In 1986, I got a job as a lifeguard at Lee County Parks and Recreation. I worked at Lakes Park and Fort Myers Beach during summers in high school and in college. I was a good swimmer, and I wanted something outside, as opposed to working in a mall. Lifeguarding was a great way to be around the water and get paid for it, to have some responsibility and have some spending money. More than anything, lifeguarding taught me early on to be accountable and respon- sible. If it was a crowded holiday weekend, you’re the one in charge of making sure people are safe in the water. It taught me responsibility—being there when said I was going to be there, being held accountable for what I was supposed to do. It taught me how to handle the responsibility of doing my job and being responsible for a crew. We had a couple of instances where I pulled someone out of the water. One was an asthma attack. She’d gone under and we were able to pull her out of the water and resuscitate her. There were a lot of instances where parents lost track of their kids.
A toddler goes into the water and wades out—and you’re seeing it happen. As you jump off the stand and run to the water, they’re already falling in. I never planned to be a lifeguard forever. My degree is a bachelor’s in fine arts from the University of Central Florida. My intention was to be an artist and teach, and when I graduated college, I wanted to move back to Fort Myers. My mom said, “There’s an opening for a bank. I know the regional president. Do you want to interview with him?” I ended up working for John Fritts at First Union National Bank for 15 years and I’ve been in banking ever since. My philosophy in business is building a good team with the right people. Certainly, you can’t afford to have non-team players in a team of any kind, especially when working as a lifeguard. You can’t have anyone that’s not dependable. It’s hard to be down a person when you’ve got hundreds of people to watch over on the beach. That helped me understand the importance of hiring the right people and making sure they are motivated and happy with their career.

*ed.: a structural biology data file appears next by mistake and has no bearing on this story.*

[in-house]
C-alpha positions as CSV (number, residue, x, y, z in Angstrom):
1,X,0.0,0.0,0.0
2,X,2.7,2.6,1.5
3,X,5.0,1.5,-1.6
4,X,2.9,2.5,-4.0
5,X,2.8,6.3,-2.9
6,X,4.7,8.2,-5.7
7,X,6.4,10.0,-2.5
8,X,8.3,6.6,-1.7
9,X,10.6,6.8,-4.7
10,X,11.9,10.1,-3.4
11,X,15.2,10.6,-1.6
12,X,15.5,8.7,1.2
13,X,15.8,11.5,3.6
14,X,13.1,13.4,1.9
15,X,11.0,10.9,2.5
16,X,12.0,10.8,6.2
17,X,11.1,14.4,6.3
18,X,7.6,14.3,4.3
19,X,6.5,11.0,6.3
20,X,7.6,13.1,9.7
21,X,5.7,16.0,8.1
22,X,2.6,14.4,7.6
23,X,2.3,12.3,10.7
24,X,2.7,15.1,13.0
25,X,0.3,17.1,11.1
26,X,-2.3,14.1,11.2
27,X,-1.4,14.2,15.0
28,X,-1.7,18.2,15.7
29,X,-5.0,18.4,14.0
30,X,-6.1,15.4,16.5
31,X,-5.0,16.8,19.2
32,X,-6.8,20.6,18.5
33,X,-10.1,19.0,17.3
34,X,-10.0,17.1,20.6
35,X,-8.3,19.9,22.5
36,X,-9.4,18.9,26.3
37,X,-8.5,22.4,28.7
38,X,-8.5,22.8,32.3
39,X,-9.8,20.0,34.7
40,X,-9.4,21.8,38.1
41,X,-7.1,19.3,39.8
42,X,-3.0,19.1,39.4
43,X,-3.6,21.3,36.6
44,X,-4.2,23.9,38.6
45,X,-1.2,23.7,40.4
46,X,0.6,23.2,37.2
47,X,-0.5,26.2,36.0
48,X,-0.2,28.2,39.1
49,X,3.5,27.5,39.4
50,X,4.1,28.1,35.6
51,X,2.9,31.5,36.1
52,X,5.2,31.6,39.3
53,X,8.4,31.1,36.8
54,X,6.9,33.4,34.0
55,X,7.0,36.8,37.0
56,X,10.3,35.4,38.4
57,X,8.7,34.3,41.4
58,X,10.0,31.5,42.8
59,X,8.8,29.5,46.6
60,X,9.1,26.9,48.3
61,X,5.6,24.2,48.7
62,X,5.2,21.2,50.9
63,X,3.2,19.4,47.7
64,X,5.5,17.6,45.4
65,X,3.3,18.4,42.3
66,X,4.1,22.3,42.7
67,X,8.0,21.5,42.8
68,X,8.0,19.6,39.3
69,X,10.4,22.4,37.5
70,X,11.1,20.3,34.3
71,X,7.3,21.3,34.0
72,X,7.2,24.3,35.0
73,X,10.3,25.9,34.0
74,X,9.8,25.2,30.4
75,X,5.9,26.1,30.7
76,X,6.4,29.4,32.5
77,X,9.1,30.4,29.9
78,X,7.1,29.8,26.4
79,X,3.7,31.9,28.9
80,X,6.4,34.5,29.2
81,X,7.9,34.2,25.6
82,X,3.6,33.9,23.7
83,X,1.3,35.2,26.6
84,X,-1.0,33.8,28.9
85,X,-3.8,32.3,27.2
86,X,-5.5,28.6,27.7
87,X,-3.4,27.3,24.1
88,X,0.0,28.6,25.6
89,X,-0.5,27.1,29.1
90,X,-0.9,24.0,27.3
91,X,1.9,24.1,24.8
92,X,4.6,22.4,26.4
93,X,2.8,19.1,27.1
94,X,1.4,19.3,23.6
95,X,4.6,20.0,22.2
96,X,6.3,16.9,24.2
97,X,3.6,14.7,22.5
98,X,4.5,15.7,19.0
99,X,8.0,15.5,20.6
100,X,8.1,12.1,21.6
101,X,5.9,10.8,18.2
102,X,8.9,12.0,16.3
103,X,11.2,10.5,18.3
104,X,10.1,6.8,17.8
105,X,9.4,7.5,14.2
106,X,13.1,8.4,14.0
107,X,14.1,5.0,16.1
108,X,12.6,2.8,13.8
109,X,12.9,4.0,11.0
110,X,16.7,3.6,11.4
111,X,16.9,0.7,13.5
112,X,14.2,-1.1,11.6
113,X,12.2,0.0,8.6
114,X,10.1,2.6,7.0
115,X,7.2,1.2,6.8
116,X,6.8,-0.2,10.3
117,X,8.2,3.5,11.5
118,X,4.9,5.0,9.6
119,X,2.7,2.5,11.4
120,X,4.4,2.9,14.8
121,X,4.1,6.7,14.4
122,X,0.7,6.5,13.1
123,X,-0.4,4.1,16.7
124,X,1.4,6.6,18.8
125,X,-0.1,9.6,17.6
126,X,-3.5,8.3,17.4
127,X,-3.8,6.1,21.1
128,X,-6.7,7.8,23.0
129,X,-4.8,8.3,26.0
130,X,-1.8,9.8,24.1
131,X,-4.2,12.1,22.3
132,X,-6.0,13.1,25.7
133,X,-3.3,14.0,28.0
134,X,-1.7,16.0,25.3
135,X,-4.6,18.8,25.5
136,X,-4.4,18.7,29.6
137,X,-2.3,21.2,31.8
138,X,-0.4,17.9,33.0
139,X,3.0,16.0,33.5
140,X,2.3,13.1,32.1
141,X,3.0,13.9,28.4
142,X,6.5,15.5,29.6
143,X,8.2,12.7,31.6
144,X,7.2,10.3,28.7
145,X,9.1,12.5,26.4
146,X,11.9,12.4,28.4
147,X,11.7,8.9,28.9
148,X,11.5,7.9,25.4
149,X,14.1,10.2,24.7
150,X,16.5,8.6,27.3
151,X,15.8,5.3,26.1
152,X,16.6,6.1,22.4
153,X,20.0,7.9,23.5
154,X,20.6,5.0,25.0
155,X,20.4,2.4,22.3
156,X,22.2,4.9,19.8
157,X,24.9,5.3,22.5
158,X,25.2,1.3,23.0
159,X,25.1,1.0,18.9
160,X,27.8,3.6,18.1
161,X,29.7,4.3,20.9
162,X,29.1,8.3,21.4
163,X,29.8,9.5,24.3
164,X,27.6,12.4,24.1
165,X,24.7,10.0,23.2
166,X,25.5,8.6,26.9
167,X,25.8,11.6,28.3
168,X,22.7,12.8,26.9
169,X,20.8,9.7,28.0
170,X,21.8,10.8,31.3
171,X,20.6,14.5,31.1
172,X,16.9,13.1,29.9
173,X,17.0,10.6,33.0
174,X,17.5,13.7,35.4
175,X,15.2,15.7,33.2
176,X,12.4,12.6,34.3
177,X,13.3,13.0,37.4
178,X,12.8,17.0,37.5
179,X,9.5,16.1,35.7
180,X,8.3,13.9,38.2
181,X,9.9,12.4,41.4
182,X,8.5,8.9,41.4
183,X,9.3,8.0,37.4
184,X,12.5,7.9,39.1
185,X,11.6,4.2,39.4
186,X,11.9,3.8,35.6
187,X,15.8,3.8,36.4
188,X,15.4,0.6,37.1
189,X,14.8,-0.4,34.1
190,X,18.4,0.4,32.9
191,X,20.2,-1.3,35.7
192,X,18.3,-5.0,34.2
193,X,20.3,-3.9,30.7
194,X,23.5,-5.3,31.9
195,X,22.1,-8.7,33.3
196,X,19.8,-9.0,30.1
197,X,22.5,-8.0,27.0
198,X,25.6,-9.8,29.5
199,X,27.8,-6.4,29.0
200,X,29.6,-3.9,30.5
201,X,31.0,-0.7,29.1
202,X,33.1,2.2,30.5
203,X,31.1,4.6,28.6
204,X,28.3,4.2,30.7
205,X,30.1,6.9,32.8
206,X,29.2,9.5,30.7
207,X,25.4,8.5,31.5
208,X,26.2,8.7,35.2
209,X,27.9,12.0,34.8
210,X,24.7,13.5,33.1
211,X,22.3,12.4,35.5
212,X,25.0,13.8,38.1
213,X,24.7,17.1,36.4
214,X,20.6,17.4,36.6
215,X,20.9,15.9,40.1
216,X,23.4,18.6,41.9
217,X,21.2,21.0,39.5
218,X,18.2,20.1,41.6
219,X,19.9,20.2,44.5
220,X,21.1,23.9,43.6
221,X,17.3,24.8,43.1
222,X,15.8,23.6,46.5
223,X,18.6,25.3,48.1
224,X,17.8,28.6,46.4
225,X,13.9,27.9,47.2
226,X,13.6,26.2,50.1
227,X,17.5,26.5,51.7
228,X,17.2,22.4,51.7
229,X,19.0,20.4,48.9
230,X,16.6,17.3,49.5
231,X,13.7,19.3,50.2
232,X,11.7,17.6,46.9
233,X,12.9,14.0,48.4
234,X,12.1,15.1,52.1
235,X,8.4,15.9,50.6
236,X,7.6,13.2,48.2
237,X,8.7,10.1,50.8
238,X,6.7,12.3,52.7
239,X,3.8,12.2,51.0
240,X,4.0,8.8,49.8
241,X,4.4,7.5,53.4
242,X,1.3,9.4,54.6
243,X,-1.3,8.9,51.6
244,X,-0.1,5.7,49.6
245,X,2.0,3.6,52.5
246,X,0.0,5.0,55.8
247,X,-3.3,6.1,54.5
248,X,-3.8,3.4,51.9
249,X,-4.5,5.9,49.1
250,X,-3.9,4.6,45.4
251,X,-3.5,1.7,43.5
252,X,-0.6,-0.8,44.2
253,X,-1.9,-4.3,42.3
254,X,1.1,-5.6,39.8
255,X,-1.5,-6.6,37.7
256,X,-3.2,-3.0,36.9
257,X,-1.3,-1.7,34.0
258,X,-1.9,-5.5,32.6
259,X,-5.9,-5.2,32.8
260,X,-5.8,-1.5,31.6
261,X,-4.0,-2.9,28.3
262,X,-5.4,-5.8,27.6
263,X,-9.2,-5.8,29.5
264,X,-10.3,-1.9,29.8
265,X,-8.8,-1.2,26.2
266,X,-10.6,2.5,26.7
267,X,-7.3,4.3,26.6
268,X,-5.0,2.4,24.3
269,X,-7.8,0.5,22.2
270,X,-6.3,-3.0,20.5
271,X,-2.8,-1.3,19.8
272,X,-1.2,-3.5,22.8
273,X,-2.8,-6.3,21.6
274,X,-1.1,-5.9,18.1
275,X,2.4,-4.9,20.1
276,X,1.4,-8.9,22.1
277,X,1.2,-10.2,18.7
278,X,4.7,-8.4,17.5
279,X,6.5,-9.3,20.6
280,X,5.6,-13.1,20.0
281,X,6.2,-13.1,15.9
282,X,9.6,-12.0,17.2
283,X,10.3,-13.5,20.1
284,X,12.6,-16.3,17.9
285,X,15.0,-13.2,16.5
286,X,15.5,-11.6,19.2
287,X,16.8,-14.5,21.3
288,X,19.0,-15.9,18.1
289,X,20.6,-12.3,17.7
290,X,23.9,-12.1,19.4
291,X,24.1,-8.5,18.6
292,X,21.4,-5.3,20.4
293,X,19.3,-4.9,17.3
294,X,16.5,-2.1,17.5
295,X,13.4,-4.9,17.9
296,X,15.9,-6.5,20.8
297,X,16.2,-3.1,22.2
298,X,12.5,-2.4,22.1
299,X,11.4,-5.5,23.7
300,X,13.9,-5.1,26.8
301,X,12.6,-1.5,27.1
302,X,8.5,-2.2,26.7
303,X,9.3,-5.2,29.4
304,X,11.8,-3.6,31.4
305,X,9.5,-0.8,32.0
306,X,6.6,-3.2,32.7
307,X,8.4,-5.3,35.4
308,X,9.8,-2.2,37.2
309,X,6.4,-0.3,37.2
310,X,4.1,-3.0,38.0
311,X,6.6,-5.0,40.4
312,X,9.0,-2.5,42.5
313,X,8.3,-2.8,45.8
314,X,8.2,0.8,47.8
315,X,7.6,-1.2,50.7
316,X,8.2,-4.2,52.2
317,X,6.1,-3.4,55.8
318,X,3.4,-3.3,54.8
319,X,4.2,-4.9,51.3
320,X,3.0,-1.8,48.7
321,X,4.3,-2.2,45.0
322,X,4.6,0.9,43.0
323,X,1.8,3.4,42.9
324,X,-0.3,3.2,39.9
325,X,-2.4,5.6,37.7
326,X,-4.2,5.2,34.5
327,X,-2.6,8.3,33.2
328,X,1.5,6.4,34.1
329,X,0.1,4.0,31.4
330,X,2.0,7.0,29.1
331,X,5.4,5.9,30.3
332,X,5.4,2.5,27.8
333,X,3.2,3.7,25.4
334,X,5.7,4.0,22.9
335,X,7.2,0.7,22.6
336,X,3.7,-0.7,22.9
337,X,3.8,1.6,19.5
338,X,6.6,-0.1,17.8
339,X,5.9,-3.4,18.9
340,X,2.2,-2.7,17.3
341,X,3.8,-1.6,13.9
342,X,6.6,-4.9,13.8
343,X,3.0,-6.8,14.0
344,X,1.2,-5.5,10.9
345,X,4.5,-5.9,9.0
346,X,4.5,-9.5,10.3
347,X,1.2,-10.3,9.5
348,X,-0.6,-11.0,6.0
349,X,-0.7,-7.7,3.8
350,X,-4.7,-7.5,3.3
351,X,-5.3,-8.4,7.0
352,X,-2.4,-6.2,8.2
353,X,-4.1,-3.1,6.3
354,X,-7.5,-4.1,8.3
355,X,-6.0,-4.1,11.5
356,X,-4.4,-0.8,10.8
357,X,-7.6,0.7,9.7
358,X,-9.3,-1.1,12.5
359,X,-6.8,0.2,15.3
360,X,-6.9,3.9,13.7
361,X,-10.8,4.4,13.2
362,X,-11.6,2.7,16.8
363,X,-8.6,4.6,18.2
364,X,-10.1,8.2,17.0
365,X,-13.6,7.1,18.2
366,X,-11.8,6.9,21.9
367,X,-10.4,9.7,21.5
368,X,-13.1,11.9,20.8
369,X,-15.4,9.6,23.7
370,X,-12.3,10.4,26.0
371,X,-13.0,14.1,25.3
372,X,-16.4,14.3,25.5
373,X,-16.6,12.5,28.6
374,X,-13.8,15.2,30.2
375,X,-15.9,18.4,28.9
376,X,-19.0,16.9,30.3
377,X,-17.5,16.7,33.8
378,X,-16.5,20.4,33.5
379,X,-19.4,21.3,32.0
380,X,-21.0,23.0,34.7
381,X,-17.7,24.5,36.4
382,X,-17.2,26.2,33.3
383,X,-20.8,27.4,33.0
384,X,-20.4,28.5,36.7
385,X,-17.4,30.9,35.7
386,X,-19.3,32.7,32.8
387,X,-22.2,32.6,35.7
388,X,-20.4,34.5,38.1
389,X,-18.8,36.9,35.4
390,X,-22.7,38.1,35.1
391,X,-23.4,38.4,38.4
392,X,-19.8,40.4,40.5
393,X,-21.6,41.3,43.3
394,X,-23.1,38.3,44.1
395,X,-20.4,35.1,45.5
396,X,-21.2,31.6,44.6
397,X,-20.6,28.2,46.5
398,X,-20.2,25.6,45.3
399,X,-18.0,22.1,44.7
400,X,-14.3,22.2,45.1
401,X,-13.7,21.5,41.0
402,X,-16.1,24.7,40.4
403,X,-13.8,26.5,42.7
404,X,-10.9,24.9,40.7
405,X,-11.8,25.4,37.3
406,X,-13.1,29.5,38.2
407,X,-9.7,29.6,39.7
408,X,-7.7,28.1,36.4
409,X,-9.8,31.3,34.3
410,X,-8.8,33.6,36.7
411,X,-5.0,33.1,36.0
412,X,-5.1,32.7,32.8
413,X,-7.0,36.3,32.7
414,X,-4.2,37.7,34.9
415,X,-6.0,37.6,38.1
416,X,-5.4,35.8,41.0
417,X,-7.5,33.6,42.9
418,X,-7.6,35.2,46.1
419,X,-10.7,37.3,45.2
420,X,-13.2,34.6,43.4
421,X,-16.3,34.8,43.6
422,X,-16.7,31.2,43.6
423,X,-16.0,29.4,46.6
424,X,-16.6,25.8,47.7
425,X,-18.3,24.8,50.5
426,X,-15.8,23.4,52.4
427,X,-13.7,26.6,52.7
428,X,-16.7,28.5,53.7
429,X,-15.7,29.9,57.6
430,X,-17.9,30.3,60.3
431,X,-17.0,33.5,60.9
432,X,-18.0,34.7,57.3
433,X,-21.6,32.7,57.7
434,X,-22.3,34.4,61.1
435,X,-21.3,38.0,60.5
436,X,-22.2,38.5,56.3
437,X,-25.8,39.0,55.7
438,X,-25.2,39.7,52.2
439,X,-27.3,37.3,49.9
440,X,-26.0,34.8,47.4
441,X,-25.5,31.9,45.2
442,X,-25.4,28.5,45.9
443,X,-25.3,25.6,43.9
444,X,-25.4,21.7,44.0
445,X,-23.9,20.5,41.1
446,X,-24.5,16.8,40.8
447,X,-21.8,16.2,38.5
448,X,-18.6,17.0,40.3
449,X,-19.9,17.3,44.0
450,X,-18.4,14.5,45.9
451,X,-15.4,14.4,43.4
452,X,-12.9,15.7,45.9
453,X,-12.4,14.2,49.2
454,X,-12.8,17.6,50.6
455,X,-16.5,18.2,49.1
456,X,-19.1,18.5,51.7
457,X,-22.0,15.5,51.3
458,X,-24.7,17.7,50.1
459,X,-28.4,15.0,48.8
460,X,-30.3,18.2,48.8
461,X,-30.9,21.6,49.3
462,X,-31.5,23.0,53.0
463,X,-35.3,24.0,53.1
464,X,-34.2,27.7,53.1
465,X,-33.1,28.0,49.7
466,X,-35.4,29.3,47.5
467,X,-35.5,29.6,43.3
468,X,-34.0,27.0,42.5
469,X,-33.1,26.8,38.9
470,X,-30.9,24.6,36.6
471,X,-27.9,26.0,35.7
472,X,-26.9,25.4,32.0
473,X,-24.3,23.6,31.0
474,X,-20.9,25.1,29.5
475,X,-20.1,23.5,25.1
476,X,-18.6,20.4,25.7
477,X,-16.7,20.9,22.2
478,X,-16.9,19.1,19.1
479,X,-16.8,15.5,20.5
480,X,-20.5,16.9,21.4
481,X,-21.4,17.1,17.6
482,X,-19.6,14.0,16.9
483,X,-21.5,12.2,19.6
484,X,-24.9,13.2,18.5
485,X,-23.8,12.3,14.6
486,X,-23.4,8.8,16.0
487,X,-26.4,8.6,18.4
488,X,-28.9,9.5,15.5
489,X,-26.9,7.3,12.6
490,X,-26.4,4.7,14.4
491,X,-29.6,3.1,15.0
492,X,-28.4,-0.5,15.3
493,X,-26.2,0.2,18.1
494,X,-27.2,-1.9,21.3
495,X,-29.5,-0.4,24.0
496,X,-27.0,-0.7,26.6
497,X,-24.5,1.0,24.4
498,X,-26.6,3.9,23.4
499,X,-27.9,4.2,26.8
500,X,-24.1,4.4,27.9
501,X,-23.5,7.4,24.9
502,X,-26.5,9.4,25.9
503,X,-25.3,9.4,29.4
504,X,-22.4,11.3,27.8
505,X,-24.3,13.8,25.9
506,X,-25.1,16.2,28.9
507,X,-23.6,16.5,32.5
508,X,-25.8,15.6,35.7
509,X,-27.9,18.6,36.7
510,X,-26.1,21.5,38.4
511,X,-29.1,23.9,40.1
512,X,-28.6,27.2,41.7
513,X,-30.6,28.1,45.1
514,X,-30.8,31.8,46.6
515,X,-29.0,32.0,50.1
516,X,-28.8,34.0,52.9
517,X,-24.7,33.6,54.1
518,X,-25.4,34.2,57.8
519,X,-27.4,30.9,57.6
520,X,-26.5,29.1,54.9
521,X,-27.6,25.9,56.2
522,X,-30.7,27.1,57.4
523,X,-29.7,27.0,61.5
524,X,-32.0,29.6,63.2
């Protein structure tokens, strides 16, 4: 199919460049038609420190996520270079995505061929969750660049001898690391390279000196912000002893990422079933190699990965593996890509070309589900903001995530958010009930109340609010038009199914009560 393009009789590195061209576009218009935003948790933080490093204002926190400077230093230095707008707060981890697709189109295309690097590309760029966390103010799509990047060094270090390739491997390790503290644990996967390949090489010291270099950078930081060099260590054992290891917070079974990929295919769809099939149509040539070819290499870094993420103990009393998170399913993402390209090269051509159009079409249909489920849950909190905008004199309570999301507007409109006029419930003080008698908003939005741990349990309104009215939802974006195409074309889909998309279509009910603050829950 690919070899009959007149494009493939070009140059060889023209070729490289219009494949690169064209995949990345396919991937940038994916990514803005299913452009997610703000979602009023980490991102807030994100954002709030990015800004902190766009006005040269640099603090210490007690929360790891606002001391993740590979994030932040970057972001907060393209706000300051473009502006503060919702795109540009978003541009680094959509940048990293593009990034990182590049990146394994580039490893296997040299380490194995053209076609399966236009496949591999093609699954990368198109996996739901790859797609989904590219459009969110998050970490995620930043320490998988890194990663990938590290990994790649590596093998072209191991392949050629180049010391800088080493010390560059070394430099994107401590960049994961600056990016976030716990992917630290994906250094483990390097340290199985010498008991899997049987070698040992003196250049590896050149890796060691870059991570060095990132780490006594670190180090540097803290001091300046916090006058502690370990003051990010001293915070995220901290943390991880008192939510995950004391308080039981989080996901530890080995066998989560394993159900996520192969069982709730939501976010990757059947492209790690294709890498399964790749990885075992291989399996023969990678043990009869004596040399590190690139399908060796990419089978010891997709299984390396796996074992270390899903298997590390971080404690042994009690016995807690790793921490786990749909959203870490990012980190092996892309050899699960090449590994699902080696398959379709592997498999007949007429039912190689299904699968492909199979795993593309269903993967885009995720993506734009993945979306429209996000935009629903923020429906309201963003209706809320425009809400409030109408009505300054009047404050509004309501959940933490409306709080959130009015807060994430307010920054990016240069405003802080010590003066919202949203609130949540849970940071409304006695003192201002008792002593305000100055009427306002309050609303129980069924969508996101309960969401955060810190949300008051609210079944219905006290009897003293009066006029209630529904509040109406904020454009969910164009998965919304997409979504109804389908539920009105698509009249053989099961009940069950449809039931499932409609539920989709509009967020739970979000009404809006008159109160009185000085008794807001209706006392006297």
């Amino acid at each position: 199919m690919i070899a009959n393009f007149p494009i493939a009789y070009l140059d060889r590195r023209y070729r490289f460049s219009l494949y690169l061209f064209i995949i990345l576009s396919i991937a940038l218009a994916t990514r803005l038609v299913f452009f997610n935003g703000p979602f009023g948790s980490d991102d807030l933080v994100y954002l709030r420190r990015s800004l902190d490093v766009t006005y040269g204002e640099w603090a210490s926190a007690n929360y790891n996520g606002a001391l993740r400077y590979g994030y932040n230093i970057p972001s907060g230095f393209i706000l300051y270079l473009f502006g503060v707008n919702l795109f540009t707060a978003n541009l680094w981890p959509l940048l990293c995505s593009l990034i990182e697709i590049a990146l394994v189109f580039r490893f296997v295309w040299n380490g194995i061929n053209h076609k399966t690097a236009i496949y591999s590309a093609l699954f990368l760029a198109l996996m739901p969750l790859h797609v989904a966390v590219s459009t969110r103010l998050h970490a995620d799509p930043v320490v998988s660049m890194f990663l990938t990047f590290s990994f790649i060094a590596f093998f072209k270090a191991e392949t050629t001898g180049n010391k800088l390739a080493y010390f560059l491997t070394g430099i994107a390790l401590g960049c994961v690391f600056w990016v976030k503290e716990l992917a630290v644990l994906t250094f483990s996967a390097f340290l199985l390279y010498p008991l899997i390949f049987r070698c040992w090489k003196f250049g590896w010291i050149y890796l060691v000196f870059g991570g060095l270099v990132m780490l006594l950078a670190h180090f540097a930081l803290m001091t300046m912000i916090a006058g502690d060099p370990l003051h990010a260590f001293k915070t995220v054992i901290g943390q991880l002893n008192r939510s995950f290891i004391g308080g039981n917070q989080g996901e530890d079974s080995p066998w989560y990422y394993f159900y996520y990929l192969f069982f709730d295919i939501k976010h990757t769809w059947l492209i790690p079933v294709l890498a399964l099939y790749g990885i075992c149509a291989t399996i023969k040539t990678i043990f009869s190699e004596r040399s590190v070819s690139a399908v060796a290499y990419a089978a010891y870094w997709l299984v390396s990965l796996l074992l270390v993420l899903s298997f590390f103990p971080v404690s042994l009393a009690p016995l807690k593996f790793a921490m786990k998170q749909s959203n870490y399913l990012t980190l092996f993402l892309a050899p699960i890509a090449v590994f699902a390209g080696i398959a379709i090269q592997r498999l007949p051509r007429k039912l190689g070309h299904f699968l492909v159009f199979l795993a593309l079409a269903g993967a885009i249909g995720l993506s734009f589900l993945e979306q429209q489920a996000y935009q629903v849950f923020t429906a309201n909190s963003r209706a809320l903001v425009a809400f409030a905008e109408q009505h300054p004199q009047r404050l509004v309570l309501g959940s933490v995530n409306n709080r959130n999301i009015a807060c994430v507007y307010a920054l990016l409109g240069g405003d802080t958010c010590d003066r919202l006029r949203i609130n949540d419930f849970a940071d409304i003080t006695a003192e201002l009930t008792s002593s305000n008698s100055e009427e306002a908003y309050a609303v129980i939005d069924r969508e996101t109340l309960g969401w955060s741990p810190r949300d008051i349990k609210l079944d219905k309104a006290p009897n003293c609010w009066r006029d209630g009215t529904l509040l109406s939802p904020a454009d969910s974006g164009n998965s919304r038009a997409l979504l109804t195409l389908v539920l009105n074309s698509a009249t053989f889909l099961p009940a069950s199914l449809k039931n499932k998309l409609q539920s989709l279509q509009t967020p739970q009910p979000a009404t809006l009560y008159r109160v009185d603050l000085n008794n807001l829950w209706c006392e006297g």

—As told to Renee Corwine